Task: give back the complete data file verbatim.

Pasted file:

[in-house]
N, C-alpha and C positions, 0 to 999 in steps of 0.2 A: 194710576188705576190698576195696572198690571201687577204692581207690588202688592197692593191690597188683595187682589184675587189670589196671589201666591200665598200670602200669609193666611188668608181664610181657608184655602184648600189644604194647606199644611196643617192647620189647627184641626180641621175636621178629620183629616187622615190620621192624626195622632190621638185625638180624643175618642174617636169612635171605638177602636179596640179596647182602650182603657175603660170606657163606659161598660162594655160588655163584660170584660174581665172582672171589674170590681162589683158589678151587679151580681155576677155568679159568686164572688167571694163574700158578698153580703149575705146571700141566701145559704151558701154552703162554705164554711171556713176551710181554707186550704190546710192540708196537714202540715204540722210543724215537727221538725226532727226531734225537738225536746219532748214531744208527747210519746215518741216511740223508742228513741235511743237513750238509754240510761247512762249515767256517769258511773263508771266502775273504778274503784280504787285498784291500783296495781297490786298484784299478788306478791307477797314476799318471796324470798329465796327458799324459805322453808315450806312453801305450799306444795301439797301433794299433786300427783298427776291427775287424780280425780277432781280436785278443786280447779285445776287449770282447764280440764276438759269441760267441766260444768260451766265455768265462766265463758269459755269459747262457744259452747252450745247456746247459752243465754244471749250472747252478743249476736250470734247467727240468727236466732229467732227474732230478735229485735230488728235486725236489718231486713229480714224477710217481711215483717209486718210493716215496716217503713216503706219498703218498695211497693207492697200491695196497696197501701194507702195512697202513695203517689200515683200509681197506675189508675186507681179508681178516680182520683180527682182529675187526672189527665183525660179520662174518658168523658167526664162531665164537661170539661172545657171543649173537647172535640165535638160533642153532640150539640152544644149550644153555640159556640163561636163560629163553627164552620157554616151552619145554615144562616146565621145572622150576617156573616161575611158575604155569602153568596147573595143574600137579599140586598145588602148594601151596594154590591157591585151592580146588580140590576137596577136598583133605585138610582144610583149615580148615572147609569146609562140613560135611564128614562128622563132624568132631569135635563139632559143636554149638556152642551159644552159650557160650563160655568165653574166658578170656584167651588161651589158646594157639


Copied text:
[in-house]
N, C-alpha and C positions, 0 to 999 in steps of 0.2 A: 194710576188705576190698576195696572198690571201687577204692581207690588202688592197692593191690597188683595187682589184675587189670589196671589201666591200665598200670602200669609193666611188668608181664610181657608184655602184648600189644604194647606199644611196643617192647620189647627184641626180641621175636621178629620183629616187622615190620621192624626195622632190621638185625638180624643175618642174617636169612635171605638177602636179596640179596647182602650182603657175603660170606657163606659161598660162594655160588655163584660170584660174581665172582672171589674170590681162589683158589678151587679151580681155576677155568679159568686164572688167571694163574700158578698153580703149575705146571700141566701145559704151558701154552703162554705164554711171556713176551710181554707186550704190546710192540708196537714202540715204540722210543724215537727221538725226532727226531734225537738225536746219532748214531744208527747210519746215518741216511740223508742228513741235511743237513750238509754240510761247512762249515767256517769258511773263508771266502775273504778274503784280504787285498784291500783296495781297490786298484784299478788306478791307477797314476799318471796324470798329465796327458799324459805322453808315450806312453801305450799306444795301439797301433794299433786300427783298427776291427775287424780280425780277432781280436785278443786280447779285445776287449770282447764280440764276438759269441760267441766260444768260451766265455768265462766265463758269459755269459747262457744259452747252450745247456746247459752243465754244471749250472747252478743249476736250470734247467727240468727236466732229467732227474732230478735229485735230488728235486725236489718231486713229480714224477710217481711215483717209486718210493716215496716217503713216503706219498703218498695211497693207492697200491695196497696197501701194507702195512697202513695203517689200515683200509681197506675189508675186507681179508681178516680182520683180527682182529675187526672189527665183525660179520662174518658168523658167526664162531665164537661170539661172545657171543649173537647172535640165535638160533642153532640150539640152544644149550644153555640159556640163561636163560629163553627164552620157554616151552619145554615144562616146565621145572622150576617156573616161575611158575604155569602153568596147573595143574600137579599140586598145588602148594601151596594154590591157591585151592580146588580140590576137596577136598583133605585138610582144610583149615580148615572147609569146609562140613560135611564128614562128622563132624568132631569135635563139632559143636554149638556152642551159644552159650557160650563160655568165653574166658578170656584167651588161651589158646594157639